What exactly is Peraza, entering 2024? Is he a backup utility infielder at the big-league level? That doesn't feel befitting of a recent Top 100 prospect, especially after getting so few chances to define himself with regular reps. Is he a Triple-A starter? That feels wildly unnecessary, given how much time he's spent at the level. Will he be stashed on the bench in Oswaldo Cabrera's place, replacing a player better suited to embody that role and float around the diamond? Regardless, Peraza's season seems fated to represent another oddball turn in a long line of 'em.
Let's face facts. If Peraza were still being valued at a top-100 level, he would've been moved already. He might've been a Marlin in 2022, and Pablo López might've extended in New York instead of Minnesota. He might've been the centerpiece of a Corbin Burnes trade, which could've worked sans-Spencer Jones if Milwaukee believed in him as much as they believed in ex-Oriole Joey Ortiz.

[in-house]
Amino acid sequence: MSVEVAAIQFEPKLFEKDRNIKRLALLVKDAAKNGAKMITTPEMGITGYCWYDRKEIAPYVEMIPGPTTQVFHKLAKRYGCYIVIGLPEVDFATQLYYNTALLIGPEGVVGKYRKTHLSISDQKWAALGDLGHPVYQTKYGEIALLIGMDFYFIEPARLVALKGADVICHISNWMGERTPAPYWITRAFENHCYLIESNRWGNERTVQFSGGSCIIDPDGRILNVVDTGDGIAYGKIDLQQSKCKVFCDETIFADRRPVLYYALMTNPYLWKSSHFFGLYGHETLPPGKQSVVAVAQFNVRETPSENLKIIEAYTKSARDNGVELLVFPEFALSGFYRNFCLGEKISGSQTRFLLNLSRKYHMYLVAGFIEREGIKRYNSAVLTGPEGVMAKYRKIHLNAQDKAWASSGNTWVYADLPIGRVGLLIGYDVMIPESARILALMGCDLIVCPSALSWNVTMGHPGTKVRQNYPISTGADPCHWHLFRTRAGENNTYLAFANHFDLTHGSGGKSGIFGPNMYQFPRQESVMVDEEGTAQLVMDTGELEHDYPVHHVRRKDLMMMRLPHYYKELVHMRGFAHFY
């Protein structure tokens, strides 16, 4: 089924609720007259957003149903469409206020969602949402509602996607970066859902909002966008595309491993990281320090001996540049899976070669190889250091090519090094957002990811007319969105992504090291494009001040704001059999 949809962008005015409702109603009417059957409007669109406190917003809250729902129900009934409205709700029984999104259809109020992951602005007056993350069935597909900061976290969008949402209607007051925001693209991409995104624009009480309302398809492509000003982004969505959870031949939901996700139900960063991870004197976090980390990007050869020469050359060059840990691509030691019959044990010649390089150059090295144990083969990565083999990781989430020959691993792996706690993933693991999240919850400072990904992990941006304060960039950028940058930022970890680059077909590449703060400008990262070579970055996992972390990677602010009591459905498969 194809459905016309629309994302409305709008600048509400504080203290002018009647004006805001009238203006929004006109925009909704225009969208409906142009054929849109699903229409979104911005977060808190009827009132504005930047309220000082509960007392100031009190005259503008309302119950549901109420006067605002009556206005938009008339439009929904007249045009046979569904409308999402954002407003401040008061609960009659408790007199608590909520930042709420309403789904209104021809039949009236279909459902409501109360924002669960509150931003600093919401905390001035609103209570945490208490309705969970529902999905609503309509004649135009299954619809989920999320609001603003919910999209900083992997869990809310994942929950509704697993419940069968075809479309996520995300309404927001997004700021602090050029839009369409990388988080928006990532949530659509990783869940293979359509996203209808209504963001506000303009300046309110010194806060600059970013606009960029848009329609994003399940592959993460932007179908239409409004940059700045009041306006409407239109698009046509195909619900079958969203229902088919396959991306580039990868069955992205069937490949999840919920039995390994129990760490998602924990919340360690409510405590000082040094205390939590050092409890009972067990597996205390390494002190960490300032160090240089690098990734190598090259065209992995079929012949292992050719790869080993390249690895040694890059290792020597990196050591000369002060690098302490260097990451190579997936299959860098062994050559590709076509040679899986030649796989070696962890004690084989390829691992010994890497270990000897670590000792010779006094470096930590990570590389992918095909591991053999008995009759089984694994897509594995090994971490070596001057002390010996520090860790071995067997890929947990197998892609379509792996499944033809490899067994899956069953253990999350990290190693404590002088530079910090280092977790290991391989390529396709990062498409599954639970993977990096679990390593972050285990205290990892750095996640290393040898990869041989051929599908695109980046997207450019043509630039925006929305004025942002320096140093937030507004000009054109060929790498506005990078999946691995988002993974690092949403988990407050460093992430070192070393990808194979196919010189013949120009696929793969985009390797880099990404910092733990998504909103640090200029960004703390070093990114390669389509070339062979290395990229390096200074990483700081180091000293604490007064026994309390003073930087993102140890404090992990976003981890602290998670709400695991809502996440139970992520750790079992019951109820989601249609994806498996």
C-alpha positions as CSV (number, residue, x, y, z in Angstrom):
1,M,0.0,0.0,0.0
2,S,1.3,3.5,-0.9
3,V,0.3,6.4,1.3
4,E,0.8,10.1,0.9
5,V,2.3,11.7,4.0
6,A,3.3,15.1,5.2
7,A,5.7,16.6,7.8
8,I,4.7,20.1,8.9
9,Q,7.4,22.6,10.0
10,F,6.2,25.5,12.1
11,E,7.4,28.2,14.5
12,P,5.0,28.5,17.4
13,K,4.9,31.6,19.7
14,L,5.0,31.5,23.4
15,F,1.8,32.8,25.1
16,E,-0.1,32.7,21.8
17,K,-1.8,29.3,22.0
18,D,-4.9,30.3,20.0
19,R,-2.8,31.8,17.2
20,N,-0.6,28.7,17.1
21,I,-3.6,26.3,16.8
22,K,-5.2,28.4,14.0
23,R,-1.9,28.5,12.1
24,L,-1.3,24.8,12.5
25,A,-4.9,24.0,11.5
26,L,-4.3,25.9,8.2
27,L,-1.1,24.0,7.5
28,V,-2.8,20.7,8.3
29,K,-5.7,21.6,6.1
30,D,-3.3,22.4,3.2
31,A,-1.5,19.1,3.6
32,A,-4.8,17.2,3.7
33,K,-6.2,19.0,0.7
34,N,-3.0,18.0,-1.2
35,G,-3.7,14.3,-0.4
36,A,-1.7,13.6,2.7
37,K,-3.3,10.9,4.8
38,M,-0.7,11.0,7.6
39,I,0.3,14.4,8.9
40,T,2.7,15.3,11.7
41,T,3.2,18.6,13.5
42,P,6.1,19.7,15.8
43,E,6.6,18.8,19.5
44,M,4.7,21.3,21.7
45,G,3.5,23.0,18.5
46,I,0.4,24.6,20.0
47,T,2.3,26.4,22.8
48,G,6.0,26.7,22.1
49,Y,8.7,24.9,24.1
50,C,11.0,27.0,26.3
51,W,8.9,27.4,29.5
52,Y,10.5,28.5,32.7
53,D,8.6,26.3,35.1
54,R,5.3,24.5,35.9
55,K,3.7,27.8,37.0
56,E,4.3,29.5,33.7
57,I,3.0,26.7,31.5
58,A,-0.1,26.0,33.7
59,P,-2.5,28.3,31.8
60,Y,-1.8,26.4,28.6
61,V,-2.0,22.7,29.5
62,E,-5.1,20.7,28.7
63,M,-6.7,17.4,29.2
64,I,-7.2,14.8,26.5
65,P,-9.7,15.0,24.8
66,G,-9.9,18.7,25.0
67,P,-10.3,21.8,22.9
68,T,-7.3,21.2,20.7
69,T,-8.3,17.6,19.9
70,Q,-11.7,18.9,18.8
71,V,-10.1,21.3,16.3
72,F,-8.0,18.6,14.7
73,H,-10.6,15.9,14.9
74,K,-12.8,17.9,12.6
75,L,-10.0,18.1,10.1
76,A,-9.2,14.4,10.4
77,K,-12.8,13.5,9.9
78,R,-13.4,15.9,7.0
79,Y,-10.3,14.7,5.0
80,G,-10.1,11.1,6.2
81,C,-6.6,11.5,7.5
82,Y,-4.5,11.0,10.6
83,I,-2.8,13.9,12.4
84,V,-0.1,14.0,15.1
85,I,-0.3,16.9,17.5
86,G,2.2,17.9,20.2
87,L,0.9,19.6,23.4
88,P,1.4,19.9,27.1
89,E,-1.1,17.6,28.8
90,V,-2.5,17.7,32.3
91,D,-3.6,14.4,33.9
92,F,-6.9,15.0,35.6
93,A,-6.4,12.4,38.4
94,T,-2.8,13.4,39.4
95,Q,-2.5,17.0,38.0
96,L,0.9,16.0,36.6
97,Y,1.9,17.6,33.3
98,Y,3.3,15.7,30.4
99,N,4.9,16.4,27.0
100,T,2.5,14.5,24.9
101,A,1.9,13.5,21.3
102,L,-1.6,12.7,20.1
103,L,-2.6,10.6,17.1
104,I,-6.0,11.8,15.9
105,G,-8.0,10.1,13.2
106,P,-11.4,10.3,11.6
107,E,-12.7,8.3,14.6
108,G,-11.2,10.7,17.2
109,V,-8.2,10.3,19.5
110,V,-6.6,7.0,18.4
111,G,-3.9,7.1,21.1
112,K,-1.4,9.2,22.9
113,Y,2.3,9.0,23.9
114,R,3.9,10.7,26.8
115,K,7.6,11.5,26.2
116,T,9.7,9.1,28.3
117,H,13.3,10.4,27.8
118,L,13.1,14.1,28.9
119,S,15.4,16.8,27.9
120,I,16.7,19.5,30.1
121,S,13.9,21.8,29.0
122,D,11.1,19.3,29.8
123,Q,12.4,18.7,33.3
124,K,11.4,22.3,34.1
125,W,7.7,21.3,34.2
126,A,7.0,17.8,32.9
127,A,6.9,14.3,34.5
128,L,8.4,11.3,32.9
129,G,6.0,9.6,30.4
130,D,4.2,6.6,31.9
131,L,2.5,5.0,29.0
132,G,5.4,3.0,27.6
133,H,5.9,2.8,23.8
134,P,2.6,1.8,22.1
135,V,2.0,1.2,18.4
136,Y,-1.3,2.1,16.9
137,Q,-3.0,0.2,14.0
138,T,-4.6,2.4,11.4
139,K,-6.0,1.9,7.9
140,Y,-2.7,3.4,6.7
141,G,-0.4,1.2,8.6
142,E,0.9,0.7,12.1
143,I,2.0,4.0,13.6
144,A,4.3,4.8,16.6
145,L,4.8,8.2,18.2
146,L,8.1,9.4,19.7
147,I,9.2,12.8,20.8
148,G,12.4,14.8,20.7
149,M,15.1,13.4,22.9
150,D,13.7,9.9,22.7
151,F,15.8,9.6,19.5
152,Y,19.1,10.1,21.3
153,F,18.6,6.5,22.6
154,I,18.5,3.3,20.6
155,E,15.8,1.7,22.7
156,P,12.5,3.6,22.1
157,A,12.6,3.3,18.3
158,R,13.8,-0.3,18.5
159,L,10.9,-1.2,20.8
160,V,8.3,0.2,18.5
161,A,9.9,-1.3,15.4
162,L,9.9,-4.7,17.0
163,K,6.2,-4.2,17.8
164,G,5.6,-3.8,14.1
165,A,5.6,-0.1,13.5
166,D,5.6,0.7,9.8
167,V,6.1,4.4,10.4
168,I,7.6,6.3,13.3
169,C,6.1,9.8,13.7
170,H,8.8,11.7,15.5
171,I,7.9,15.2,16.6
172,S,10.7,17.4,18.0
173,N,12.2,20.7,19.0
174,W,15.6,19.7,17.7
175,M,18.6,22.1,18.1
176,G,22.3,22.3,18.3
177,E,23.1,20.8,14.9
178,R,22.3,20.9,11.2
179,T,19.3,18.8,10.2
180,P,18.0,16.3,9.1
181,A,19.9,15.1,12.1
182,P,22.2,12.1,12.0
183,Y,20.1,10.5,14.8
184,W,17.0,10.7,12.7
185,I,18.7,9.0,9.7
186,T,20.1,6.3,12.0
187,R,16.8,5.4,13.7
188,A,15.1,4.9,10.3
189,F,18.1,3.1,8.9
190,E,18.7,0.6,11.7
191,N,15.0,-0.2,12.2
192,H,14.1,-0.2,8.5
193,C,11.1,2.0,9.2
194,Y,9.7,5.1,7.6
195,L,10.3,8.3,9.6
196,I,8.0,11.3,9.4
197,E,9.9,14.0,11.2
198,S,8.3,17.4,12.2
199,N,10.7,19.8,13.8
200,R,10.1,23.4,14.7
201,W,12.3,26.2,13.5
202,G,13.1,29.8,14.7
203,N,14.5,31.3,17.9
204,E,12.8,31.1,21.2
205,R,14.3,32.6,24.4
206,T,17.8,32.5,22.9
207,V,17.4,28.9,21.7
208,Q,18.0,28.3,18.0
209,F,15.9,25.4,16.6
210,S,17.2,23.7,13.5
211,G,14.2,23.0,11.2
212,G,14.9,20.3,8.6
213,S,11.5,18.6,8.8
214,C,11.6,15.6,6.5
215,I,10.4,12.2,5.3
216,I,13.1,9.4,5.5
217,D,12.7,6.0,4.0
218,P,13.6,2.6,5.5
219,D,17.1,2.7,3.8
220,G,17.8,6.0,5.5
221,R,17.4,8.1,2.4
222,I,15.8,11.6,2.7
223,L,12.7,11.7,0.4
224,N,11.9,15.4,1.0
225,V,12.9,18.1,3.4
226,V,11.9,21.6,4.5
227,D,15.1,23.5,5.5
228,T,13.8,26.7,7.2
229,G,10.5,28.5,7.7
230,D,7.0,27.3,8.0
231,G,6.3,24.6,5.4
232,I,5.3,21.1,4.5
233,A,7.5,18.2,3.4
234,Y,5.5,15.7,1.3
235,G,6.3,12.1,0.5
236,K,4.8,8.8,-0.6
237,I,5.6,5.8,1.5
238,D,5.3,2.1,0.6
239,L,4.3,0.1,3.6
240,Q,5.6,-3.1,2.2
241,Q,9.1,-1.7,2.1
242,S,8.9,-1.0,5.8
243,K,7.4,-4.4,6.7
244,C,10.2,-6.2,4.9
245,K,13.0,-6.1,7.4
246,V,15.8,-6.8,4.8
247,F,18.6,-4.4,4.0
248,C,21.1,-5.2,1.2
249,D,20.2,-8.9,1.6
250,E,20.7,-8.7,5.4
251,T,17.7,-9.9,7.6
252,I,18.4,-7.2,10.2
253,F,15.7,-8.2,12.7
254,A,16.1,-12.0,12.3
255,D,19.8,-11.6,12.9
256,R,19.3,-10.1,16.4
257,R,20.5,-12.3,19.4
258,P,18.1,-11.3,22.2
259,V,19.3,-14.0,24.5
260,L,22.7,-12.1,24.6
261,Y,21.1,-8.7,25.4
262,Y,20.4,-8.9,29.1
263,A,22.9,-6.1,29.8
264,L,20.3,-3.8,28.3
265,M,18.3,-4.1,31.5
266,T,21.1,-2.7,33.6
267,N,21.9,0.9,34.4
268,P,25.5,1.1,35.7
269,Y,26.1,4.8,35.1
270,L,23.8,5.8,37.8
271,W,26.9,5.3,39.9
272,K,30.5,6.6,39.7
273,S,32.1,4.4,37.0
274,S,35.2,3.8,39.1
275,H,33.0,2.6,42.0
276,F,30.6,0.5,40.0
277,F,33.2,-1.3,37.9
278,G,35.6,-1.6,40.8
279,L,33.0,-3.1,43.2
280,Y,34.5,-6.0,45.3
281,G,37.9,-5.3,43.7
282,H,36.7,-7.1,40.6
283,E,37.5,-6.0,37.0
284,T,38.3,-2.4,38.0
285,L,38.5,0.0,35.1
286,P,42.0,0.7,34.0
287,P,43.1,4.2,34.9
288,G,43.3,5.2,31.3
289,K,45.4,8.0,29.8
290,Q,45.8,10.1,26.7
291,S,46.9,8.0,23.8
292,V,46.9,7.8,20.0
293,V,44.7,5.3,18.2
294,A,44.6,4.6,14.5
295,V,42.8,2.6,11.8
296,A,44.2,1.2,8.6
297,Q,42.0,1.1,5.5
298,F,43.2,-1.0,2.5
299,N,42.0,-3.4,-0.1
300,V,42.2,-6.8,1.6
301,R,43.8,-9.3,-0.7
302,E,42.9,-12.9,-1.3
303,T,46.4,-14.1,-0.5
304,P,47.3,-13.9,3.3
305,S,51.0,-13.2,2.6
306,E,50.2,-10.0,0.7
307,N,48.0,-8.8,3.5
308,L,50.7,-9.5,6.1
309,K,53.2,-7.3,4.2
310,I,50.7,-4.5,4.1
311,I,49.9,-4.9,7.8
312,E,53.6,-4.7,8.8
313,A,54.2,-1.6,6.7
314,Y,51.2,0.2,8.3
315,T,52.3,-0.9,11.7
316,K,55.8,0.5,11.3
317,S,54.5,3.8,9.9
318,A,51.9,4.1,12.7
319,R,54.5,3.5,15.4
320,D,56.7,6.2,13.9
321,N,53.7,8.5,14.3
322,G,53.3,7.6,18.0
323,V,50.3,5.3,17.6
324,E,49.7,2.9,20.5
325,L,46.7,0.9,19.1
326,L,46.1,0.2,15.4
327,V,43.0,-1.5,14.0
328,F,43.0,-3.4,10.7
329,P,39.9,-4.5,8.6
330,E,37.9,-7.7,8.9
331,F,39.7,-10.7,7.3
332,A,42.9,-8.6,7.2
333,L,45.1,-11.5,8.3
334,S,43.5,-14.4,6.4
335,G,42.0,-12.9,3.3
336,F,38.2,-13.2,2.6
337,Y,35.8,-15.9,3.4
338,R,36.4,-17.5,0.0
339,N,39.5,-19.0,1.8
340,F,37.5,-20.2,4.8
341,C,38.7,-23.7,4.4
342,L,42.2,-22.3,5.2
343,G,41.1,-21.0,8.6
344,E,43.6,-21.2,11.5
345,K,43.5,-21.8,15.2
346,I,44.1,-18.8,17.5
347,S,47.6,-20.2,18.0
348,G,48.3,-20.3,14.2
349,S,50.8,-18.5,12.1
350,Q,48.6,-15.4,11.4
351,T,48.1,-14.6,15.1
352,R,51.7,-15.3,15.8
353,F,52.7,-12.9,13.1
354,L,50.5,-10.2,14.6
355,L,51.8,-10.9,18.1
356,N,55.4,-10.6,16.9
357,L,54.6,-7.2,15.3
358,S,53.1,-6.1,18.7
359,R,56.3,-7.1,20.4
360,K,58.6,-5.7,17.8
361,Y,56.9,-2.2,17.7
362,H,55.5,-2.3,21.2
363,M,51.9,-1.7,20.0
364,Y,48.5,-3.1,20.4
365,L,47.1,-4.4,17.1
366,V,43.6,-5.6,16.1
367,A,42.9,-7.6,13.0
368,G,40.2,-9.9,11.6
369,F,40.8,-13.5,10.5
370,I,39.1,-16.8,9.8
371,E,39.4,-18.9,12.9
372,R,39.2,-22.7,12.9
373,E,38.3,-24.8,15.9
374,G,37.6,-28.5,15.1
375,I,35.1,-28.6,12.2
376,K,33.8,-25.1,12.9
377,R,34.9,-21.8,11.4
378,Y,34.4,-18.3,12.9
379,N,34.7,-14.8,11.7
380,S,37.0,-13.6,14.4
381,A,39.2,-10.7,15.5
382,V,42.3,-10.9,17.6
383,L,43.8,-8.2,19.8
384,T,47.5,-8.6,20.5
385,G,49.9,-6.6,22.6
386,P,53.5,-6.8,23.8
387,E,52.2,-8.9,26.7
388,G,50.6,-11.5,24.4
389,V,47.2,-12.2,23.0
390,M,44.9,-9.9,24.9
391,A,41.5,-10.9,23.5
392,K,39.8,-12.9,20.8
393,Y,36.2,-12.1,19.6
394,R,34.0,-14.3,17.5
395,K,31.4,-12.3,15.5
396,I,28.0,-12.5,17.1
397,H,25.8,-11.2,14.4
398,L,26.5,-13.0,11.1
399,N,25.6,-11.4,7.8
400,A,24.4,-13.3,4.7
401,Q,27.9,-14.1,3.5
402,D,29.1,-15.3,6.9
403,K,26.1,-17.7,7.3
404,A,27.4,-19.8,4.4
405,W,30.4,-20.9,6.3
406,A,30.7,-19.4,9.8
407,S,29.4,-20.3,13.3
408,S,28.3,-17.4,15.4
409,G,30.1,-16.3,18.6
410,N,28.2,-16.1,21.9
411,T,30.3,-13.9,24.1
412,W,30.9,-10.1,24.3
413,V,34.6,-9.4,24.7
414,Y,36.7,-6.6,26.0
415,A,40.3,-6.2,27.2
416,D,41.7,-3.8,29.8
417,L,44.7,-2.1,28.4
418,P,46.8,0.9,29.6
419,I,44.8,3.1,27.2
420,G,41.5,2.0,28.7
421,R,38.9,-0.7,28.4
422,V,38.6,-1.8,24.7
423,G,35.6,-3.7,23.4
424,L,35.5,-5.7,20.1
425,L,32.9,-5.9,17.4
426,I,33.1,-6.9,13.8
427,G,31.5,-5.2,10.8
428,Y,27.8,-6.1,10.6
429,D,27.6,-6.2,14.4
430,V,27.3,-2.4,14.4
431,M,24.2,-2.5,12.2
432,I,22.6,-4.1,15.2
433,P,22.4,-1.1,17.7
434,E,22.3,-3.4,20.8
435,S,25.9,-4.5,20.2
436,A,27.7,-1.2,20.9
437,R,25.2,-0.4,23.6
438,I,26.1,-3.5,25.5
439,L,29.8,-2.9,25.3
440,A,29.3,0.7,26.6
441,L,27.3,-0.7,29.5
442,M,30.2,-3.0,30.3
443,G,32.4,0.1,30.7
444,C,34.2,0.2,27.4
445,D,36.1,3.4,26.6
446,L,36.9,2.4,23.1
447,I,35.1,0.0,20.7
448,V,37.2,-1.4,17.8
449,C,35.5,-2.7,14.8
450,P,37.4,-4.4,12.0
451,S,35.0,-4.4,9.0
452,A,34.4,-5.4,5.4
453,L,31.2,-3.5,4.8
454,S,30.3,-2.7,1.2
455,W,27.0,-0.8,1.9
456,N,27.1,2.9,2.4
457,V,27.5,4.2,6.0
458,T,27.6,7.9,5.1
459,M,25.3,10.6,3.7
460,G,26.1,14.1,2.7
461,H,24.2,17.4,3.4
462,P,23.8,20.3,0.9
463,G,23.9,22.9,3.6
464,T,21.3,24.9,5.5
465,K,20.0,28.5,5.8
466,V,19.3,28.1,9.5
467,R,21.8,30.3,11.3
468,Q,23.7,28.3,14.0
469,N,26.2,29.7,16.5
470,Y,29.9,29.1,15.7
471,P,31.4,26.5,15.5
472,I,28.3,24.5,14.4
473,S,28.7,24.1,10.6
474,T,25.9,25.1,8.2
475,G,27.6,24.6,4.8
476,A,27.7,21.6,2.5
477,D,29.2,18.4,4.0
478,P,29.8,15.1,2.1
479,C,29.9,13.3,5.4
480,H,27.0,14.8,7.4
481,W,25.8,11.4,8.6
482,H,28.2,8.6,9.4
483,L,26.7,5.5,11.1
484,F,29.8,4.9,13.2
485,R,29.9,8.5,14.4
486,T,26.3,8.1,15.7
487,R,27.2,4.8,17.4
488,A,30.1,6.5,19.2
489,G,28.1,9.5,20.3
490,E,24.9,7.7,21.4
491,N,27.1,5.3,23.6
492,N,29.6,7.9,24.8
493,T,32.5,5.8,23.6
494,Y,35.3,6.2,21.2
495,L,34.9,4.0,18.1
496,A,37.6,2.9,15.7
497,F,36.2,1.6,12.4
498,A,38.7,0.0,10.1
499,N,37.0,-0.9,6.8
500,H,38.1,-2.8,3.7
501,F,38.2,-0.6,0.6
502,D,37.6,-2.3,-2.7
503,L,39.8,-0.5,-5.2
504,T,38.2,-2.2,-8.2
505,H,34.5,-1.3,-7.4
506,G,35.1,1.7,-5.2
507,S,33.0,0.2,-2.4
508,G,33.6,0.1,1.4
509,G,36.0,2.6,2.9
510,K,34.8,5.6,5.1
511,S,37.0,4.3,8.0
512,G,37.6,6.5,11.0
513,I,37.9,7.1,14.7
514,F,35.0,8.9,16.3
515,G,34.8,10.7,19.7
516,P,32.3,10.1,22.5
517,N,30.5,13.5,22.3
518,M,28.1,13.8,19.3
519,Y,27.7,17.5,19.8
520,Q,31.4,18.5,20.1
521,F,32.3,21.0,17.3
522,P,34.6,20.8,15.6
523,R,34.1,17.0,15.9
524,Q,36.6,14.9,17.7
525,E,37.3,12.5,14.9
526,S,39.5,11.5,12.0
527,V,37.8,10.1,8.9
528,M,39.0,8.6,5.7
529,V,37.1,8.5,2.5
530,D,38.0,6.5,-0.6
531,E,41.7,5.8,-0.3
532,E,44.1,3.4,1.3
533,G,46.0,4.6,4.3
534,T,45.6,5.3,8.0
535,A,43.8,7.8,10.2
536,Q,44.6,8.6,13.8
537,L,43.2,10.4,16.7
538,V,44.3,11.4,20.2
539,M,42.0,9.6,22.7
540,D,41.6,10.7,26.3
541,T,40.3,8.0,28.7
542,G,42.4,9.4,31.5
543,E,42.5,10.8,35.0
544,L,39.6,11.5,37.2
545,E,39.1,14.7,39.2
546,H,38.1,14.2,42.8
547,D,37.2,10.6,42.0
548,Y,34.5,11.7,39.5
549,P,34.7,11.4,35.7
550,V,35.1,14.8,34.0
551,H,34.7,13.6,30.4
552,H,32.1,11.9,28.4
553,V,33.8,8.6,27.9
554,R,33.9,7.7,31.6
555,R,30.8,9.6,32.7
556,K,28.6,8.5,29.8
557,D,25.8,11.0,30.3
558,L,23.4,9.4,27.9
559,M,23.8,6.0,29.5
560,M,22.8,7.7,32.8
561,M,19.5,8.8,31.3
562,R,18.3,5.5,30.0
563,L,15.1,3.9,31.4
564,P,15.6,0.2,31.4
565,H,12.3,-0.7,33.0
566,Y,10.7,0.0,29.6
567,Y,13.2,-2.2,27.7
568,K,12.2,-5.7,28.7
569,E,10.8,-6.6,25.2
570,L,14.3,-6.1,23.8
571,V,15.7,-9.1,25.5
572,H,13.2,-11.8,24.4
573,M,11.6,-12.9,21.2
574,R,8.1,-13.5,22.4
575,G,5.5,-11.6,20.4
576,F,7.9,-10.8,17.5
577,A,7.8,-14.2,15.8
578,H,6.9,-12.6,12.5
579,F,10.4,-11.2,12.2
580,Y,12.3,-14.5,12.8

The Yankees are firmly entrenched in "win now" mode and can't afford to trade Gleyber Torres, weaken the lineup, and turn the keys over to Peraza. If New York keeps the 23-year-old, he could absorb that role in 2025, or even replace Anthony Volpe at shortstop and shift the incumbent over to Torres' old position.
Will the Yankees (and Peraza) be willing to waste another year on the bench together in the process of waiting for next winter's resolution, though? Brian Cashman would be better off moving Peraza, but might've already missed his window (when have we heard that before?). The slick-fielding infielder might not be getting many bites, but he belongs comfortably on the block while the Yankees sort out this mess of their own creation.